House property income need more tax exemption. In Budget 2015 there was a marginal hike. However, the hike is not adequate.
As we move closer to the Union Budget 2016 announcement, the expectations for a tax friendly Budget, soar.
Through this article, we attempt to bring to you a list of expectations from individuals earning income (or losses) from their house properties as well as from those receiving incomes from residual sources.
1. Enhance the deduction for interest on housing loans – In Budget 2014, the Finance Minister (FM), Arun Jaitley marginally raised the deduction limit in respect
of interest on housing loan for self-occupied house to INR200,000 per year from INR 150,000 per year. As this limit was revised after almost 13 years and in view of the astronomical property prices (especially in metro cities), the proposition to further enhance this limit to at least INR250, 000 p.a. does merit a consideration.
2. Time limit for completion of construction – It is important to note that the above mentioned deduction is restricted to INR 30,000 per year if the property is
an under construction property and the construction has not been completed within three years from the end of the Financial Year (FY) in which the amount was borrowed for acquiring such a property. It is unfortunate that many projects in this sector get delayed for various reasons that are beyond the control of the home buyer.
Hence, restricting the deduction for interest on account of delay of completion of construction for reasons beyond the control of the home buyer causes undue hardship. Therefore the FM could consider enhancing this time limit to 5 years. Alternatively, it may be worthwhile to impose the restriction only in cases where the delay is caused on account of the home buyer.
3. Deduction of interest on housing loan pertaining to pre-construction period – currently, interest paid on a home loan during the pre-construction period is allowed as a deduction in five equal installments beginning from the FY in which construction is completed. Further, this deduction is submerged within the overall limit for claim of interest on self-occupied property of INR 200,000 per year. If such pre-construction period interest is allowed as a deduction in the FY of paying such interest itself (even if the construction is on-going), there will be a considerable easing of the monetary burden for small first time home buyers.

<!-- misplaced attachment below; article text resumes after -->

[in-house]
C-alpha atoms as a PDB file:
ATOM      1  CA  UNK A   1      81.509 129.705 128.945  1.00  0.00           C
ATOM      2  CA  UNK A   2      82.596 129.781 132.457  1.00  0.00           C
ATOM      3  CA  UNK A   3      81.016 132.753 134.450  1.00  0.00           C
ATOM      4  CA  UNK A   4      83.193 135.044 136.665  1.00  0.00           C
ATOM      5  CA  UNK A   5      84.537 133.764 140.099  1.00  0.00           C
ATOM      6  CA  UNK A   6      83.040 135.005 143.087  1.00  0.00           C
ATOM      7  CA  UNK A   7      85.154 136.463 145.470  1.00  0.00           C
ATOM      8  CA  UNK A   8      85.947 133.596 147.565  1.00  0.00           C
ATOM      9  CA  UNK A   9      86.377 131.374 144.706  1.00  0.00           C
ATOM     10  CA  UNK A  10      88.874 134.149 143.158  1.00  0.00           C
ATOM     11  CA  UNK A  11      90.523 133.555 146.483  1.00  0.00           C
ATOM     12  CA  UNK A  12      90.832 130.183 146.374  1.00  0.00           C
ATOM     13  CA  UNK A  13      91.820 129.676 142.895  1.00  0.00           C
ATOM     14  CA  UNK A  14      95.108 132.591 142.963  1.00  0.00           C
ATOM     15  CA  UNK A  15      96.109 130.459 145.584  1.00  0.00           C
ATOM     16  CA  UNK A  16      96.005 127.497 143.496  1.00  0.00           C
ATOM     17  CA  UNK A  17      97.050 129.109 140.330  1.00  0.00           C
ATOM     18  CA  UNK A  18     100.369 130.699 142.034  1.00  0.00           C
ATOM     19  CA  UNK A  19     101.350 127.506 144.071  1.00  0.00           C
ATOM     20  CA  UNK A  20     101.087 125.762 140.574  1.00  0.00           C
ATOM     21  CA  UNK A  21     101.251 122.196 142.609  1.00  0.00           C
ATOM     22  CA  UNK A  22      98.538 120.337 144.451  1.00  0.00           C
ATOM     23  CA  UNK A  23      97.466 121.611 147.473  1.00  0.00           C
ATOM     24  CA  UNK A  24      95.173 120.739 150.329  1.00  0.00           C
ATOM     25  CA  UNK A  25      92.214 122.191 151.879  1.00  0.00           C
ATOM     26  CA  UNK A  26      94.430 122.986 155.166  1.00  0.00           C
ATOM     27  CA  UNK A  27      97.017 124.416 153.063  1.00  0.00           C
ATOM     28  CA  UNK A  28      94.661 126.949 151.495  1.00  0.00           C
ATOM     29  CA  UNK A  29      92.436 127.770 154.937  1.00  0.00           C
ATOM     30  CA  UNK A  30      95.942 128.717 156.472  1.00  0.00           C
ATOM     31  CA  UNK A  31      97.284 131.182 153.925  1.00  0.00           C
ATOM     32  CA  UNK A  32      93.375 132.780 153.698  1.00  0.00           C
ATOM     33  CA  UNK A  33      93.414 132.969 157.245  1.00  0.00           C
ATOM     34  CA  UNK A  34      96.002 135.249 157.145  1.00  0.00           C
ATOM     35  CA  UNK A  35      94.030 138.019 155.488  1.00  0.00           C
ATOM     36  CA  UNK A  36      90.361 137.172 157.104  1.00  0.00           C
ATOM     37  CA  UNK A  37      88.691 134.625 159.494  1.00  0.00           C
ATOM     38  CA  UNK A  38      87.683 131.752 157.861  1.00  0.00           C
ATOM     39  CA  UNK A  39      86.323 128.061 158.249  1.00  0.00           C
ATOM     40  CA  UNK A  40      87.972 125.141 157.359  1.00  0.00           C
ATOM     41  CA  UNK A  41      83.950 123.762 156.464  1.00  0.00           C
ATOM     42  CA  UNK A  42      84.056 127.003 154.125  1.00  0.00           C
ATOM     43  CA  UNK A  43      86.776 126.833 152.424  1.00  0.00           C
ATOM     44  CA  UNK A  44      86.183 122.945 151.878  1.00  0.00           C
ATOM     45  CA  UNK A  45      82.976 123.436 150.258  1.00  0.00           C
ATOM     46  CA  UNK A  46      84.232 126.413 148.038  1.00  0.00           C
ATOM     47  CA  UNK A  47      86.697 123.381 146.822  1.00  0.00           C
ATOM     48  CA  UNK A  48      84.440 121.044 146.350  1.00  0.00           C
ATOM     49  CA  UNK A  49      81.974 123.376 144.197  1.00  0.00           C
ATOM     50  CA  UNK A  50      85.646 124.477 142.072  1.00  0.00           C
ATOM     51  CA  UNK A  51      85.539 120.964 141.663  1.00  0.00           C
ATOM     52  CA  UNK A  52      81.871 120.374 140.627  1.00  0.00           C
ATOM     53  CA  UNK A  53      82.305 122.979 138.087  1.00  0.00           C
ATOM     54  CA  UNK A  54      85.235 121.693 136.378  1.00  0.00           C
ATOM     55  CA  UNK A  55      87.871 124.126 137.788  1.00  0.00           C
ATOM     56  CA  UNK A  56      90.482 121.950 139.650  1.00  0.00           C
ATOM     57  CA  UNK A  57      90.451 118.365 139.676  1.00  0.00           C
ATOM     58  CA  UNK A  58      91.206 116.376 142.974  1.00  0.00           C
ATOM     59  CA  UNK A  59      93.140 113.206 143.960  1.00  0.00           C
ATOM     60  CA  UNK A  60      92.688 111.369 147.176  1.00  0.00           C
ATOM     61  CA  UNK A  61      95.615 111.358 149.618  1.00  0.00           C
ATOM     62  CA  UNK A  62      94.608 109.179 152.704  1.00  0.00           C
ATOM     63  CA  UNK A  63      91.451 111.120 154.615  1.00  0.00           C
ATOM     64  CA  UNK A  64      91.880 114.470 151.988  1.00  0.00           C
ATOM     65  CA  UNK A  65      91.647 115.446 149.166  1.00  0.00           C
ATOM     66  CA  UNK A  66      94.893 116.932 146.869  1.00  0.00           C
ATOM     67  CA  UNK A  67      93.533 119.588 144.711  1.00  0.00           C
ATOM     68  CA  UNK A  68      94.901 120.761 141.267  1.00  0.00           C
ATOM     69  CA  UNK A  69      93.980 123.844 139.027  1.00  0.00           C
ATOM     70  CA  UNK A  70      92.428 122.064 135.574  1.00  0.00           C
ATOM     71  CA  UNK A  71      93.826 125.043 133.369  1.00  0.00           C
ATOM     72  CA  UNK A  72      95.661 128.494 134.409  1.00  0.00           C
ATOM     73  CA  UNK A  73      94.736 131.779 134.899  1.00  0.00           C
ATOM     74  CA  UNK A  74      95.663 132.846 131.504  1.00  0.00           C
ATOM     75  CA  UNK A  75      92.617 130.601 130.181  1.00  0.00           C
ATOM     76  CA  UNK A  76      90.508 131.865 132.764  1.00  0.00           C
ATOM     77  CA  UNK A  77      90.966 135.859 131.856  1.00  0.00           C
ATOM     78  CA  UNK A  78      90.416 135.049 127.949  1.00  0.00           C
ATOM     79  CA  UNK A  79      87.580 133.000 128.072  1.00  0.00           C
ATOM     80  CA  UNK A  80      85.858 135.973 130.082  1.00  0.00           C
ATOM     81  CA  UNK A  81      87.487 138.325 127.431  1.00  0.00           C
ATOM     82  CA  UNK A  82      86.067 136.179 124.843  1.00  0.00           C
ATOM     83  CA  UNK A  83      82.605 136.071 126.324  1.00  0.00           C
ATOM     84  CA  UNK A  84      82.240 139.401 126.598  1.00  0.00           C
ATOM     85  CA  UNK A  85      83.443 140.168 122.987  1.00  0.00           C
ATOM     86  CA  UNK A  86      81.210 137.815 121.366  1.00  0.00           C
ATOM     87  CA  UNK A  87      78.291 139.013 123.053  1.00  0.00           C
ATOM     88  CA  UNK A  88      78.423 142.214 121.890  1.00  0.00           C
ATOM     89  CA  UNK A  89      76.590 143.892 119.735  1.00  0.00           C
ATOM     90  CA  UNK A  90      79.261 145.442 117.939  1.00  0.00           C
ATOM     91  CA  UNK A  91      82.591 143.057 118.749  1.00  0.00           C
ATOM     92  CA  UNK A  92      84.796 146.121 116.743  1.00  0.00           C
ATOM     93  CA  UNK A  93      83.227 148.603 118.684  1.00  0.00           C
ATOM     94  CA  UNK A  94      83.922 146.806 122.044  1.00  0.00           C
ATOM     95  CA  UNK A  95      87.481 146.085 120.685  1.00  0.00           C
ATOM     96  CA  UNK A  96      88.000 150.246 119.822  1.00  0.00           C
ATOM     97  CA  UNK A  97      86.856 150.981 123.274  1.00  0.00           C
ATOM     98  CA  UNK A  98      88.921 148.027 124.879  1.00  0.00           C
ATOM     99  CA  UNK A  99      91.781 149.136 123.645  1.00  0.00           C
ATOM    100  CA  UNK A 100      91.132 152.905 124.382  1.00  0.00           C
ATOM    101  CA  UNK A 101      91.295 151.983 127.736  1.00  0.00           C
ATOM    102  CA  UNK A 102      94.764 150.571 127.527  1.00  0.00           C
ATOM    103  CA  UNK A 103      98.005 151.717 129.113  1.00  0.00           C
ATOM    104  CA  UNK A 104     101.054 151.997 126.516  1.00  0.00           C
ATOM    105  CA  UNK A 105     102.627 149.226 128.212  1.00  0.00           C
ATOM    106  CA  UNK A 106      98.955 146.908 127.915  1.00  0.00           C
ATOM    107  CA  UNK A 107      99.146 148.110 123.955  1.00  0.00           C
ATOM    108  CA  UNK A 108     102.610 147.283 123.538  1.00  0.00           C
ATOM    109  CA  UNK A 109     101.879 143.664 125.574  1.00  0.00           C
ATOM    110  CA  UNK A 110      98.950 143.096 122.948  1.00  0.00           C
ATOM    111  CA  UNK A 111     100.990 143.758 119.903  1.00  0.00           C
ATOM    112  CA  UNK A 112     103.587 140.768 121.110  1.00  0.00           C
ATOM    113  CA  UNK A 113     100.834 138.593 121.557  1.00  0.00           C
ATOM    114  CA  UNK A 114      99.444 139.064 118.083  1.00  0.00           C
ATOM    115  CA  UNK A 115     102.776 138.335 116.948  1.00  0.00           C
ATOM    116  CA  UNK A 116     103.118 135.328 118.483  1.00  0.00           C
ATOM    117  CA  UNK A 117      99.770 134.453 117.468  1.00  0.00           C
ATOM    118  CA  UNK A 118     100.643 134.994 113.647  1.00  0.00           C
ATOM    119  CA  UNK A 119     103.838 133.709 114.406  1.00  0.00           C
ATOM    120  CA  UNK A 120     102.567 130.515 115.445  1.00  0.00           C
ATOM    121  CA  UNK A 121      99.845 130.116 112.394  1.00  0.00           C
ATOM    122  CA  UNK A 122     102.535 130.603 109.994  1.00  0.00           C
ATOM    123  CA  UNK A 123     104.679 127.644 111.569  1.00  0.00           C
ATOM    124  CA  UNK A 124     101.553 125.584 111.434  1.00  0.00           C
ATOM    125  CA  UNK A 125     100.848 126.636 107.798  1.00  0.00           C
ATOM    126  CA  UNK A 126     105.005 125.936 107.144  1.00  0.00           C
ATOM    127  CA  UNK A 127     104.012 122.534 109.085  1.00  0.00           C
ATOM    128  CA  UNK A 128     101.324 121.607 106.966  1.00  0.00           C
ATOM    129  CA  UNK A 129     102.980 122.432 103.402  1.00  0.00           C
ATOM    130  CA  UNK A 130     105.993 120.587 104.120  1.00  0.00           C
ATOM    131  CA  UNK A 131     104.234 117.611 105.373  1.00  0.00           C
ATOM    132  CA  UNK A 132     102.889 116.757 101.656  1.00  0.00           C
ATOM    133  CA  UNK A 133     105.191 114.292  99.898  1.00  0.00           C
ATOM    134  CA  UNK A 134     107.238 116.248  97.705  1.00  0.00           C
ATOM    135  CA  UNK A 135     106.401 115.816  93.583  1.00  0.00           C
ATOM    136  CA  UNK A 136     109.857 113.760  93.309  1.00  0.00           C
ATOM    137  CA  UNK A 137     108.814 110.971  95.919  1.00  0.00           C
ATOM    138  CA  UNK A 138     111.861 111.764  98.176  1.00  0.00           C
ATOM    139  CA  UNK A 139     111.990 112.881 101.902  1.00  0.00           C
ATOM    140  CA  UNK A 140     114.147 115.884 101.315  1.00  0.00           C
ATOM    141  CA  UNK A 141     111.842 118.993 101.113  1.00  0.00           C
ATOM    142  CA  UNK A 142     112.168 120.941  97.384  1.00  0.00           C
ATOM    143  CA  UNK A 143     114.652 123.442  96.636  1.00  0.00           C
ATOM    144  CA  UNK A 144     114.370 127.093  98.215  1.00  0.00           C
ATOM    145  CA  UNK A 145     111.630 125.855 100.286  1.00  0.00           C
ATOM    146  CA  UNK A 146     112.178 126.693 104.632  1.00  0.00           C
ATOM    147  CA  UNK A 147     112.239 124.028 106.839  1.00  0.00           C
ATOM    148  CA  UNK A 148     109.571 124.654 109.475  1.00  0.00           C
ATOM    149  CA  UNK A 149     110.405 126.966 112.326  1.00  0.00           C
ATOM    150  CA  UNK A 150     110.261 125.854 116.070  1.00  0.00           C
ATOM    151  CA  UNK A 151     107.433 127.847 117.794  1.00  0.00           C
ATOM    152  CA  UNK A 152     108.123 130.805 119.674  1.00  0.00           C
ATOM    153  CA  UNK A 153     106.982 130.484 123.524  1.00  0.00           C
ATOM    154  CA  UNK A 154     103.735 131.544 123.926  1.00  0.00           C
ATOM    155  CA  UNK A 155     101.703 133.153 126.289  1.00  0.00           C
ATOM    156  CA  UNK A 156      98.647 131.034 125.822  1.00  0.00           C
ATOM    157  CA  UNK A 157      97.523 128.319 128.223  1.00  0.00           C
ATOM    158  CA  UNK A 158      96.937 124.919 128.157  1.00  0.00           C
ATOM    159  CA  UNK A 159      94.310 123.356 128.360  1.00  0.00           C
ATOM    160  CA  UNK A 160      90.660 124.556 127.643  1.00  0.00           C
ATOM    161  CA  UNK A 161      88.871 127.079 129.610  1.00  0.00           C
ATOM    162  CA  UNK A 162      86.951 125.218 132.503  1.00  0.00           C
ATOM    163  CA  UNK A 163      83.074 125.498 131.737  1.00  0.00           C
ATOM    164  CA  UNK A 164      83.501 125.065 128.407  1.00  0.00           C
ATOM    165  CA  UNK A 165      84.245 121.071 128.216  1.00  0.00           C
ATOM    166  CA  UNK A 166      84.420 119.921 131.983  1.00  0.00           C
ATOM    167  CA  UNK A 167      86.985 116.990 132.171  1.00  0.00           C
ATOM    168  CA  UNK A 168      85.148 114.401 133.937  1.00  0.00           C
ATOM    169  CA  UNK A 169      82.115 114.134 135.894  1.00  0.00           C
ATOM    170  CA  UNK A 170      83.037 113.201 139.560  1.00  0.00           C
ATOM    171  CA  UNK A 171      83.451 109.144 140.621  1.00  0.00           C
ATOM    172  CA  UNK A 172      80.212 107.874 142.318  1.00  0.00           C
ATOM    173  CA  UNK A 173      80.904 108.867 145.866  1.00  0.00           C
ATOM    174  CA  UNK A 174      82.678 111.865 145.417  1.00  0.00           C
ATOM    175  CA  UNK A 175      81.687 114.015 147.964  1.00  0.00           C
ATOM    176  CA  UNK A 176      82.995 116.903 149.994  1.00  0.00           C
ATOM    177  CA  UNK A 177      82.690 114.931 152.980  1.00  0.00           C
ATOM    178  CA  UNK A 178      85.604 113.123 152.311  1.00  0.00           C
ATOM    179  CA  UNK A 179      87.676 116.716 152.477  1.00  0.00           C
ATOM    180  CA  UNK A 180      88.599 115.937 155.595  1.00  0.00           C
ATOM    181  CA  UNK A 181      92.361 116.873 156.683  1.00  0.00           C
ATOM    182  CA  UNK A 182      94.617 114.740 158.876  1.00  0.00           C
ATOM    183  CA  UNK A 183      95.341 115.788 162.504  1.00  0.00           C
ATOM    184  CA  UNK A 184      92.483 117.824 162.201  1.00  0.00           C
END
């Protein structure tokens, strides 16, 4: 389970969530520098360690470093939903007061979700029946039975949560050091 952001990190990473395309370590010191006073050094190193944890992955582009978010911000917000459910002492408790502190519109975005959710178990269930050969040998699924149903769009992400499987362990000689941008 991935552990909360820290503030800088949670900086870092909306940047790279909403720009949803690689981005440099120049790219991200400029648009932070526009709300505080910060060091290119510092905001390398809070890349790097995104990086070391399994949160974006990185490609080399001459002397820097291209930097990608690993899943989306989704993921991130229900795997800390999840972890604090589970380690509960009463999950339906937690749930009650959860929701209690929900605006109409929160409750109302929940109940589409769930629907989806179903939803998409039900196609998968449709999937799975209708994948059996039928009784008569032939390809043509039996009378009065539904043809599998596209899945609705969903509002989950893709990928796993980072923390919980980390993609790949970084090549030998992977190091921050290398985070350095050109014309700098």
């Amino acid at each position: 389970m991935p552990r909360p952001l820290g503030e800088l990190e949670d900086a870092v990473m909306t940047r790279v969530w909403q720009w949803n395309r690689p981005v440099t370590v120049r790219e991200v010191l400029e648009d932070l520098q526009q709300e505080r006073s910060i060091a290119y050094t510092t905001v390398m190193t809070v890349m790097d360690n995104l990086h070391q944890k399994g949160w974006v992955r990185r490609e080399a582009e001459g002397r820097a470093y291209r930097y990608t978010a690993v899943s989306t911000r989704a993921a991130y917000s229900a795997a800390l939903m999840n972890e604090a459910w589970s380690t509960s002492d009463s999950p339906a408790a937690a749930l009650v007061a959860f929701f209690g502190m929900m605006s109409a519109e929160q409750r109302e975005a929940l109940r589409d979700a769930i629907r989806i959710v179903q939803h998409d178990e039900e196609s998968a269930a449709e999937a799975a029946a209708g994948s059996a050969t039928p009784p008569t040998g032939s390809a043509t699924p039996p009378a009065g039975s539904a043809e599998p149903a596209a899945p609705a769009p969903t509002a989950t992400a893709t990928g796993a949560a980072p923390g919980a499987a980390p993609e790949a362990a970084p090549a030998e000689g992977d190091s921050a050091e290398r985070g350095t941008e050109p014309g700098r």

4. Principal repayment of housing loan – Currently, repayment of principal component of housing loan is covered as a deduction under Section 80C of the Income Tax Act, 1961 (the Act) which has a cap of INR 150,000 per year. However, this Section is wide-ranging and includes, inter-alia, commonly made investments/contributions such as life insurance premium, public provident fund, employee’s provident fund, five year term eligible deposits and tax saving mutual funds which are made by the public at large. The government may look at carving out a separate deduction for principal re-payment of housing loan, to leave behind a higher disposable income in the hands of the borrowers of home loans and encourage investment in the real estate sector. This will also result in people investing more in life insurance policies and other government provided schemes which are listed under Section 80C of the Act.
5. Enhance the deduction for interest income – Finance Act, 2012 introduced a deduction of up to INR 10,000 in respect of interest income from bank accounts not being in the nature of time deposits. The FM may consider revising this limit to at least INR 20,000 as income and savings have also increased in the past 4 years. To encourage higher savings, it may be worthwhile to extend this deduction to interest income from time deposits as well.
6. Reduction in Tax Deducted at Source (TDS) rates on interest and commission incomes– As suggested by the Easwar Committee, it would be a rational and welcome move to reduce the TDS rates on interest and commission incomes for individuals and Hindu Undivided Families (HUF) to 5 per cent as against the present 10 per cent.
7. Income of minor child – Income earned by minors is included in the income of that parent whose income is greater, unless the income is earned by the minor by
virtue of his/her manual work, skills, etc. This is subject to an exemption of minor’s income of up to INR 1,500 per child per year, to the parent in whose hands the income is so included. This limit introduced in 1992 is inadequate in the present time and could be increased to at least INR 15,000 per year.
8. Family pension exemption – The pension payable by the employer to a person belonging to the family of a deceased employee is taxable as ’income from other sources’ in the hands of the receiver (i.e. nominee). A deduction of up to INR 15,000 or one-third of the amount received, whichever is less is currently available to the said receiver. This limit was set in 1997 and hence may be considered to be revised to at least INR 50,000.
Like each year, the common man expects the Union Budget 2016 to leave behind more disposable income in his/her hands. The FM has the task of balancing the rising expectations and the fiscal deficit of the country, in the Union Budget 2016.
We are now at an interesting juncture where one has to sit back and see how the FM manages these divergent expectations.
Author is Partner and Head, Tax - Global Mobility Services, KPMG in India
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First Published on Feb 23, 2016 06:02 pm